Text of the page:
Source link

post

Group of NFL players write op-ed asking President Donald Trump to change overly long sentences for nonviolent drug offenders


A group of NFL players responded Thursday to President Donald Trump’s challenge that they present him with a list of people who have been unfairly treated by the justice system and should be pardoned.

Players Coalition leaders Doug Baldwin, Anquan Boldin, Malcolm Jenkins and Benjamin Watson penned an op-ed piece that was published in The New York Times. They also were among several NFL players who produced short video pleas on social media, asking for Trump to change policies that have led to overly long sentences for nonviolent drug offenders.

Players credited Trump for recently commuting the life sentence of 63-year-old Alice Marie Johnson, a nonviolent drug offender who had served more than 20 years in prison, after celebrity Kim Kardashian West helped plead her case.

But as Boldin said in his video, “There are a lot of people out there like Ms. Johnson that should be pardoned that don’t know a celebrity or a NFL player.”

“A handful of pardons will not address the sort of systemic injustice that N.F.L. players have been protesting,” the letter to the New York Times read. “These are problems that our government has created, many of which occur at the local level. If President Trump thinks he can end these injustices if we deliver him a few names, he hasn’t been listening to us.

“As Americans, it is our constitutional right to question injustices when they occur, and we see them daily: police brutality, unnecessary incarceration, excessive criminal sentencing, residential segregation and educational inequality. The United States effectively uses prison to treat addiction, and you could argue it is also our largest mental-health provider. Law enforcement has a responsibility to serve its communities, yet this responsibility has too often not met basic standards of accountability.

“These injustices are so widespread as to seem practically written into our nation’s DNA. We must challenge these norms, investigate the reasons for their pervasiveness and fight with all we have to change them. That is what we, as football players, are trying to do with our activism.”

The letter included statistics on the percentage of people incarcerated in the United States for drug-related crimes, and how many of them had sentences of 20 years or more. Players also wrote that the elderly will make up more than 28 percent of the federal prison population by next year and suggested that Trump “could order the release of any drug offender over the age of 60 whose conviction is not recent.”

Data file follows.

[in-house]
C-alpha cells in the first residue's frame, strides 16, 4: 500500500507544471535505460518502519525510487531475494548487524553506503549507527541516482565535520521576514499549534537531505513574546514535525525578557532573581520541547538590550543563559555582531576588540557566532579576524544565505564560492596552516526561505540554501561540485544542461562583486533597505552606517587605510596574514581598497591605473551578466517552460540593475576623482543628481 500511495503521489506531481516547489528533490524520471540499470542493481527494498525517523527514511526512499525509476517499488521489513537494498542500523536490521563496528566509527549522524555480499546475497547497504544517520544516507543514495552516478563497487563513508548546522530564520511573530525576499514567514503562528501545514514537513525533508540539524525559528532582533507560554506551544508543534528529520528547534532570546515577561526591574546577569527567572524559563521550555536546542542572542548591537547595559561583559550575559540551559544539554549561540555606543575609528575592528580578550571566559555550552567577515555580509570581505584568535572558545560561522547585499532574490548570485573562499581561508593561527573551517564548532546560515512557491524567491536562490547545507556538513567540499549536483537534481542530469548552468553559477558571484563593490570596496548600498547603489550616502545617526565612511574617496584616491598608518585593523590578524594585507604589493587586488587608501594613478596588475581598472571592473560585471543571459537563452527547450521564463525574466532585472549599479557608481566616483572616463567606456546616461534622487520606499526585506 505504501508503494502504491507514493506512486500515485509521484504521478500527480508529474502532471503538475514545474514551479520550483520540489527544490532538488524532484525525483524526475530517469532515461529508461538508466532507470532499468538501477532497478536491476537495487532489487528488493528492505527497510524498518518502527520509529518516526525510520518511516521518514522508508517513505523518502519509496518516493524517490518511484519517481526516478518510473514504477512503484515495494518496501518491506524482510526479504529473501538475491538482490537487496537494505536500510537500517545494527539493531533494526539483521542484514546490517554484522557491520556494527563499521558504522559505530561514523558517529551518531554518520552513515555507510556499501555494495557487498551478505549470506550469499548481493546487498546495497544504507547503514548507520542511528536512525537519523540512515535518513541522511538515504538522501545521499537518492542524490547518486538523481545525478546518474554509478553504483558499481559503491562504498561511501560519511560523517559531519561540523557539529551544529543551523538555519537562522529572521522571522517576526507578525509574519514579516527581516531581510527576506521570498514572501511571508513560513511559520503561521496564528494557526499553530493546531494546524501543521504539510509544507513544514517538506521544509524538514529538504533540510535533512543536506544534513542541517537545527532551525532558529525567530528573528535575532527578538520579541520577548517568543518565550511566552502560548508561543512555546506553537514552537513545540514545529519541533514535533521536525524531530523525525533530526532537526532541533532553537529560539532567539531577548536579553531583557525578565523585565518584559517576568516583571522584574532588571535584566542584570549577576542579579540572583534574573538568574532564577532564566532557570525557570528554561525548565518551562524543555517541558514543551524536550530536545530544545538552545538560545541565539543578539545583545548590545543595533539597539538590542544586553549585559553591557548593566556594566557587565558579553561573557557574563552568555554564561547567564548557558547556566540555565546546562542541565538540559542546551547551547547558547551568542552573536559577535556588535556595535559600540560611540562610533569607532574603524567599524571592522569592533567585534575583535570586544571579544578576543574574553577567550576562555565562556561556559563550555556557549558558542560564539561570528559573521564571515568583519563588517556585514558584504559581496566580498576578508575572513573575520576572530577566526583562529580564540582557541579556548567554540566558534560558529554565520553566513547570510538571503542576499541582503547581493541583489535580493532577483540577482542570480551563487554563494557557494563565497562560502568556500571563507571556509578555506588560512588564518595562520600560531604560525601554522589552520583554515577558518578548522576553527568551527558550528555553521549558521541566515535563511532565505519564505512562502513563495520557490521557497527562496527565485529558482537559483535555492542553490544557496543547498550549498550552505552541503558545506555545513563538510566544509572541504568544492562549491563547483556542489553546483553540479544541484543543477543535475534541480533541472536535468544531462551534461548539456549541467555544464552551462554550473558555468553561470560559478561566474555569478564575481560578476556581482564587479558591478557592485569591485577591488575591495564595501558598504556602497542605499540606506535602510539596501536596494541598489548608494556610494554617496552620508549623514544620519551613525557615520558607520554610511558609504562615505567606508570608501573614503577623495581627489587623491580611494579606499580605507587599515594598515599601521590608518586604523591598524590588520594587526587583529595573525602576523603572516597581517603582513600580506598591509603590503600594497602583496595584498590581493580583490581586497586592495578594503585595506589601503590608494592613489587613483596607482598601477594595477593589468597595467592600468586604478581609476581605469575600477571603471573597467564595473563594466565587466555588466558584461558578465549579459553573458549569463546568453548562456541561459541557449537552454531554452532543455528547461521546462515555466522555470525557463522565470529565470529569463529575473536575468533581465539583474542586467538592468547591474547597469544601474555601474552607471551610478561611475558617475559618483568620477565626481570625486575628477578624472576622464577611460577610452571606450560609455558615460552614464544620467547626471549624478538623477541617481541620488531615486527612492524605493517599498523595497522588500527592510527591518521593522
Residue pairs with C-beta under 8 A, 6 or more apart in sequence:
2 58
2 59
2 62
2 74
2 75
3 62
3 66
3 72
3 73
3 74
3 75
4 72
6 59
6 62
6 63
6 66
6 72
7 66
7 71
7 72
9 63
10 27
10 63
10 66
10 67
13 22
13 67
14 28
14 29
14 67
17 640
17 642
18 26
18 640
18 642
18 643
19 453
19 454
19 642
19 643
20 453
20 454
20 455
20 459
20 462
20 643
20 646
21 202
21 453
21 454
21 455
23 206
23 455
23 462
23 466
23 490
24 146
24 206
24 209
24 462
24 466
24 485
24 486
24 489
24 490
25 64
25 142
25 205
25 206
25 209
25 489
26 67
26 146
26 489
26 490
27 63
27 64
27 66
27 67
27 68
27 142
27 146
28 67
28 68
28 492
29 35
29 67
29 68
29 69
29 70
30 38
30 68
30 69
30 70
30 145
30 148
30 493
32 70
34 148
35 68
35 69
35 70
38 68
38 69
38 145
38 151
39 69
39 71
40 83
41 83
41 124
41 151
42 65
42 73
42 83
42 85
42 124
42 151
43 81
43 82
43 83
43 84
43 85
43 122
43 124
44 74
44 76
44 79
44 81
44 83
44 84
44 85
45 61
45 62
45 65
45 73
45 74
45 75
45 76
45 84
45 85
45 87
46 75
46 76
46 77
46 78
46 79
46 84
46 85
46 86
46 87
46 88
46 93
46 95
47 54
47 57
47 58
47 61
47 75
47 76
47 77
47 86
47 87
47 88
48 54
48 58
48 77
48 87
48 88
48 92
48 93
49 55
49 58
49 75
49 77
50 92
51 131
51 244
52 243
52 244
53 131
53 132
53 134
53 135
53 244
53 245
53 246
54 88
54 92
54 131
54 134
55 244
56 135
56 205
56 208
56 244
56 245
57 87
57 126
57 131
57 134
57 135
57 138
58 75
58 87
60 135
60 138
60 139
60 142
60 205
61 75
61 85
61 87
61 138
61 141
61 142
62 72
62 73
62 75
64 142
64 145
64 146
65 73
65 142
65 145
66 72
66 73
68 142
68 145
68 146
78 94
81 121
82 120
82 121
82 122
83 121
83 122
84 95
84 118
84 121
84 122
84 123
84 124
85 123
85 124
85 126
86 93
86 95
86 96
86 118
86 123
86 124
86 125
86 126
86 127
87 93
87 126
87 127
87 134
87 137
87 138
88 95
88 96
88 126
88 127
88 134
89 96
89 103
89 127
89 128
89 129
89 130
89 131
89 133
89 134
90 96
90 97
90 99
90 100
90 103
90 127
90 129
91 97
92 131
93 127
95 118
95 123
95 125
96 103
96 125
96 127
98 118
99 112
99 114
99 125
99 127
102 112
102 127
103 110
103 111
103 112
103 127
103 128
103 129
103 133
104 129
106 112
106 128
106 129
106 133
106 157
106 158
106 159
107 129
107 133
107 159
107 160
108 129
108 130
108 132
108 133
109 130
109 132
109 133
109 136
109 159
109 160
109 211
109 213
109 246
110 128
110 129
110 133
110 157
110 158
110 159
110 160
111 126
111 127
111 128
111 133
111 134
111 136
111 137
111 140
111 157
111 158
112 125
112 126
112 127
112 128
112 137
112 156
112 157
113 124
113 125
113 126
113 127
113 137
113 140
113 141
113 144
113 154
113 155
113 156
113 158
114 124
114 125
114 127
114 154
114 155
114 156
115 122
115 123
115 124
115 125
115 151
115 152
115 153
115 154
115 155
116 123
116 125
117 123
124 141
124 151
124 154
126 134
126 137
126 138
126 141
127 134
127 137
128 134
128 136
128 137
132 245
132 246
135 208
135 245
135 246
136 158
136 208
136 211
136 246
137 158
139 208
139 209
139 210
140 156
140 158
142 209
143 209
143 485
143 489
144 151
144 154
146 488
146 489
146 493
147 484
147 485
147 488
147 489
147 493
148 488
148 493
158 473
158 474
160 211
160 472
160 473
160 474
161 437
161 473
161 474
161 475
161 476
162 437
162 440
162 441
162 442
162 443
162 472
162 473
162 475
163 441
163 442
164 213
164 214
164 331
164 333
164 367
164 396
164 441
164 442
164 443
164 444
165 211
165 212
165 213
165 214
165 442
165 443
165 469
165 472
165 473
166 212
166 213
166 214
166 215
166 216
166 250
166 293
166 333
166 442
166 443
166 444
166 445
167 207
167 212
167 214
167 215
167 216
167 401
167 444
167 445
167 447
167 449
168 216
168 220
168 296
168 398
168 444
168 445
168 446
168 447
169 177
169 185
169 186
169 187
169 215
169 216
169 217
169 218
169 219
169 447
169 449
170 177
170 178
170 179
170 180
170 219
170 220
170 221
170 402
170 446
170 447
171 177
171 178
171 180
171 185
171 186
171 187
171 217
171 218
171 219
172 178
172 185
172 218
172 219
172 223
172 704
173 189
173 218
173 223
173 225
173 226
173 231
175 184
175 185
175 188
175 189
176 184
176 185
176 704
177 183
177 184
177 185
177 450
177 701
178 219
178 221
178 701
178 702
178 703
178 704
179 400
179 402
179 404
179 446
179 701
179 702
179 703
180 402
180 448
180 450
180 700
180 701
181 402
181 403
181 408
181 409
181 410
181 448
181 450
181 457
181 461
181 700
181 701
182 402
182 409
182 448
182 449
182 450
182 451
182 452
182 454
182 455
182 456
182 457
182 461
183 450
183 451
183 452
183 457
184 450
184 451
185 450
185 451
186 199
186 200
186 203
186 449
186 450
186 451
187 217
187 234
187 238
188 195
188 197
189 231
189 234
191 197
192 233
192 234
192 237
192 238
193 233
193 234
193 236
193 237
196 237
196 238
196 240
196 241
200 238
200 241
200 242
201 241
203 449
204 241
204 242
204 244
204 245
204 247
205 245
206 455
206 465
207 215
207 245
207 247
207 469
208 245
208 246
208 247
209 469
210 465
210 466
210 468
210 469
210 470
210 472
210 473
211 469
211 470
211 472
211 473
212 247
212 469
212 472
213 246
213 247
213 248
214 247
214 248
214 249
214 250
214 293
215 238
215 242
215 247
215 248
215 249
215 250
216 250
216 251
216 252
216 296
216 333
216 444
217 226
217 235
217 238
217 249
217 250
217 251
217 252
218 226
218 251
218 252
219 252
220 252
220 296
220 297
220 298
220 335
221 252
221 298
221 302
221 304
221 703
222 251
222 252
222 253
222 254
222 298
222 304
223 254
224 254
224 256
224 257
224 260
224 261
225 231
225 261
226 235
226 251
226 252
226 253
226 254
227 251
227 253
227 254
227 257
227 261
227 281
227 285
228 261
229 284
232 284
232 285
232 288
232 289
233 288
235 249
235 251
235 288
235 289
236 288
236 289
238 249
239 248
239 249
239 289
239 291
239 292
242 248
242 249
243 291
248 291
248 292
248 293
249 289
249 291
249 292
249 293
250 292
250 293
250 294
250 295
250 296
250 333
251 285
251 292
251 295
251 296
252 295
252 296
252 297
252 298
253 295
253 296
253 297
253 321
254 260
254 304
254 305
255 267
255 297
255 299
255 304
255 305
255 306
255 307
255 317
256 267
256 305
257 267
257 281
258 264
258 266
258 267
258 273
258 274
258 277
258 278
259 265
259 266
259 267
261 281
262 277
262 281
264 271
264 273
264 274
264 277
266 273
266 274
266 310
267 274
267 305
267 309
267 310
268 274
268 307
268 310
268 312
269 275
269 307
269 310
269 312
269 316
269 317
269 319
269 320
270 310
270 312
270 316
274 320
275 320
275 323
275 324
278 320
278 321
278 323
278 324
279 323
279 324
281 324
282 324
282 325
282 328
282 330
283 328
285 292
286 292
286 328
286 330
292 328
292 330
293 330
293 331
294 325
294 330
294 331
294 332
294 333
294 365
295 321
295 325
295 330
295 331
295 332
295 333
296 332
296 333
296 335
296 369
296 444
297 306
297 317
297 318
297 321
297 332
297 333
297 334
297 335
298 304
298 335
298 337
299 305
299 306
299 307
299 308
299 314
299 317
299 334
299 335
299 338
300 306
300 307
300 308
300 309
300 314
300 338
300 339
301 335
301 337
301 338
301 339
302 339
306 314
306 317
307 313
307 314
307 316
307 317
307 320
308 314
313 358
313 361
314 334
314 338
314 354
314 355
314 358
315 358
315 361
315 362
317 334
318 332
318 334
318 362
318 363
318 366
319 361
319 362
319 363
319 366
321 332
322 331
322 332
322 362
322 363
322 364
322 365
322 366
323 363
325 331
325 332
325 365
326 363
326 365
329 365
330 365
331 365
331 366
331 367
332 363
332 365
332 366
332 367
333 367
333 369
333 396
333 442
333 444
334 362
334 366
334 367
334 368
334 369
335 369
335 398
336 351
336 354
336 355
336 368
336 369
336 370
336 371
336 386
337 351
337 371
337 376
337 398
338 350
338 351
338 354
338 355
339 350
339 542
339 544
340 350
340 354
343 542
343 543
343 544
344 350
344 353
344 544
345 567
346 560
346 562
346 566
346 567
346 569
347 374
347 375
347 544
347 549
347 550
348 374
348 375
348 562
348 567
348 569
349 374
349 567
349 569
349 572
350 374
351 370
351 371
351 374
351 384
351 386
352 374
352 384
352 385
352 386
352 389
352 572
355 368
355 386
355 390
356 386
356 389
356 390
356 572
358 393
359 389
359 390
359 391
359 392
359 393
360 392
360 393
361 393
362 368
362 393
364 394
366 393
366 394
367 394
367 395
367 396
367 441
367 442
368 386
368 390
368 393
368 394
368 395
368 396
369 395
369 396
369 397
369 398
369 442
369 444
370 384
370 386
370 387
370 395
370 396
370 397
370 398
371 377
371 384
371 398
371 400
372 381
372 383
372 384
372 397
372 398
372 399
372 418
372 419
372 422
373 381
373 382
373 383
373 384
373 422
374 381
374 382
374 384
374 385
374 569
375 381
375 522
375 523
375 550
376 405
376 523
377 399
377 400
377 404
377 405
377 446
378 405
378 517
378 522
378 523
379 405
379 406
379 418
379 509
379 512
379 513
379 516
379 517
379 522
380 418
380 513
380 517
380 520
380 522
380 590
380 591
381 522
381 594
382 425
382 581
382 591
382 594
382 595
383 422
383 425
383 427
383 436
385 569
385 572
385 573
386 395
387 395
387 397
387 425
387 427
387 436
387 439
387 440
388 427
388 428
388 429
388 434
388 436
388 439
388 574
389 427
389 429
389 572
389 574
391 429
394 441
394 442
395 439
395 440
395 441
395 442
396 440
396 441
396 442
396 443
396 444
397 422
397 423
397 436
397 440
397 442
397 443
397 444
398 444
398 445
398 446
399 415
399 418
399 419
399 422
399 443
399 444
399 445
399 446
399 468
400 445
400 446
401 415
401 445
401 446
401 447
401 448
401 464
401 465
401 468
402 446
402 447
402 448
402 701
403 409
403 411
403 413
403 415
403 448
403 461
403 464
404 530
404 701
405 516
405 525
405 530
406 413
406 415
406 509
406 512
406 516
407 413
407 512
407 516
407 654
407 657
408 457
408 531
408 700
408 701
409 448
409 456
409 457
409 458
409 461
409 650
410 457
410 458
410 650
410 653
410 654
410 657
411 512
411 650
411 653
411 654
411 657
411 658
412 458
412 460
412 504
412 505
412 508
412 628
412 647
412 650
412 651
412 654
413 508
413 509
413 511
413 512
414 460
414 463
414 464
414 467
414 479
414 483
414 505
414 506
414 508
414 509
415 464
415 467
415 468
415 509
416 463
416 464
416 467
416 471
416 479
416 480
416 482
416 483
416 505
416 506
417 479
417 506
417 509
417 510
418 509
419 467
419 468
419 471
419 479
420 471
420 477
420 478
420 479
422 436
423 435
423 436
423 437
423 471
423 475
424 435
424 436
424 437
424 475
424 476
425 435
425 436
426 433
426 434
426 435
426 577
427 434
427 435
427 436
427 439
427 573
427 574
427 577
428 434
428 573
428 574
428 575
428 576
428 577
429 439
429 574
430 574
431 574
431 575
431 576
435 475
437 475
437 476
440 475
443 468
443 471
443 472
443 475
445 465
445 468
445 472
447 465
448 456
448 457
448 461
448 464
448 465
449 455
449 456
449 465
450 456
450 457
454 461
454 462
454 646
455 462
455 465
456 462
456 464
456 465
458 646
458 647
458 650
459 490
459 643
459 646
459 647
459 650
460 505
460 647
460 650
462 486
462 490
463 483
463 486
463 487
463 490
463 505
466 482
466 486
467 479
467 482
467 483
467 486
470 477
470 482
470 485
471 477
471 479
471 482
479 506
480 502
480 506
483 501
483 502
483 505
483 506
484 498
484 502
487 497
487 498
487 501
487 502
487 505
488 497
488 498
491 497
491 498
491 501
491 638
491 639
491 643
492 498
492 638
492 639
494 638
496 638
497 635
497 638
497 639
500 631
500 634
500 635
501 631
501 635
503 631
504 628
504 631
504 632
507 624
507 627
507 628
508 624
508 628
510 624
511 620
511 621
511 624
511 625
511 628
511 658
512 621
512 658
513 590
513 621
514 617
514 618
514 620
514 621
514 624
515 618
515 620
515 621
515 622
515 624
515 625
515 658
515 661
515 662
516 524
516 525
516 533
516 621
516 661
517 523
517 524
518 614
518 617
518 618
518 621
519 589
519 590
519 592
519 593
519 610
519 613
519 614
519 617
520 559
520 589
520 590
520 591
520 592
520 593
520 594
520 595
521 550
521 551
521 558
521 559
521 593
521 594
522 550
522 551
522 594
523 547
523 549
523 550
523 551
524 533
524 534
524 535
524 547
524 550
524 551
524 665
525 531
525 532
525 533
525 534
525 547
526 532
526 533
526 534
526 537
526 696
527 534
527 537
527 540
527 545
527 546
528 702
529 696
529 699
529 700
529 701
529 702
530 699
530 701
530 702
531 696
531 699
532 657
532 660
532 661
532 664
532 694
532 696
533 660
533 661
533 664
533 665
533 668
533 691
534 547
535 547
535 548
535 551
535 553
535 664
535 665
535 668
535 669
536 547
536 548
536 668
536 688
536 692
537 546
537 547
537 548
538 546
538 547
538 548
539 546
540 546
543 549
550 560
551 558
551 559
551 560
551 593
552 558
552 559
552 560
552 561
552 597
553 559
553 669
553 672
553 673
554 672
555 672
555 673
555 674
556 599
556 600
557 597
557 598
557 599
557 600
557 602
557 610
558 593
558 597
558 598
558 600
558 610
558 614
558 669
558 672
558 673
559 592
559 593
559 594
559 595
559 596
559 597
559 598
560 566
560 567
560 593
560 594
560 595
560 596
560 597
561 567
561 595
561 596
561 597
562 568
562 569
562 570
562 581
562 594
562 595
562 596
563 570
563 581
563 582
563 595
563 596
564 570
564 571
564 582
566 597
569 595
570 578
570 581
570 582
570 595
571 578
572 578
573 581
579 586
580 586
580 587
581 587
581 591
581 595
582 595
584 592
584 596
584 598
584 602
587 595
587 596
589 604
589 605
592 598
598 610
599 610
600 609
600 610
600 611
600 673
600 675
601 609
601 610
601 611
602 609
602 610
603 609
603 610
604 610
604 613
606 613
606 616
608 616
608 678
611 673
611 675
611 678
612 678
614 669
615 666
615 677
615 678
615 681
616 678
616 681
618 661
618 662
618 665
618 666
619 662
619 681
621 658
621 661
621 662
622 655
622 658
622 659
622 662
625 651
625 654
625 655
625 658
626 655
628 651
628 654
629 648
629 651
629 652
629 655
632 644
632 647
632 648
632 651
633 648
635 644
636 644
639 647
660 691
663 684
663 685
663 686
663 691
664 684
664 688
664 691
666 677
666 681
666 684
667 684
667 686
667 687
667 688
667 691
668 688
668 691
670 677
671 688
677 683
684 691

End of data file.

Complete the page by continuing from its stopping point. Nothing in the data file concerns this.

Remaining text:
Philadelphia Eagles defensive end Chris Long also pointed out in his video plea that marijuana is now legal recreationally or medicinally in nearly 30 states, yet thousands of people remain in prison for marijuana-related offenses. Long said many of them should be pardoned.

Trump, who has been in a public battle with NFL players who have chosen to protest through demonstrations during the pregame national anthem, issued his challenge to players earlier this month after the Eagles’ scheduled visit to the White House as Super Bowl champions was cancelled.

“You have a lot of people in the NFL in particular … they’re not proud enough to stand for our national anthem. I don’t like that,” Trump said, adding that “it’s all talk, talk, talk” from the players.

“I’m gonna ask them to recommend to me people that were unfairly treated [by the justice system], friends of theirs or people that they know about,” Trump said. “And I’m gonna take a look at those applications. And if I find — and my committee finds — that they were unfairly treated, then we will pardon them or at least let them out.”

Players ended their letter by saying, “President Trump, please note: Our being professional athletes has nothing to do with our commitment to fighting injustice. We are citizens who embrace the values of empathy, integrity and justice, and we will fight for what we believe is right. We weren’t elected to do this. We do it because we love this country, our communities and the people in them. This is our America, our right.

“We intend to continue to challenge and encourage all Americans to remember why we are here in this world. We are here to treat one another with the kindness and respect every human being deserves. And we hope our elected officials will use their power to do the same.”





Source link

post

Malcolm Jenkins, Chris Long, Philadelphia Eagles focus on bail reform – Philadelphia Eagles Blog


PHILADELPHIA — Just hours after Malcolm Jenkins held up signs to gathered media in the Philadelphia Eagles locker room Wednesday, he addressed a group of about 100 public defenders at a reception.

He explained how the police shootings of Alton Sterling and Philando Castile motivated him into action. How Anquan Boldin’s cousin also was killed by a police officer after his car broke down on the side of the road, leading to Boldin’s involvement and the eventual forming of the Players Coalition, which convinced the league to contribute $89 million over seven years to projects dealing with criminal justice reform, law enforcement/community relations and education.

Jenkins spoke of how members of that coalition recently helped push through a piece of legislation in Boston that raised the age children are allowed to be sent to juvenile institutions from 7 to 12, and about the championing of the Clean Slate Act — a bill aimed at reducing the recidivism rate in Pennsylvania — which has effectively passed through the House and Senate.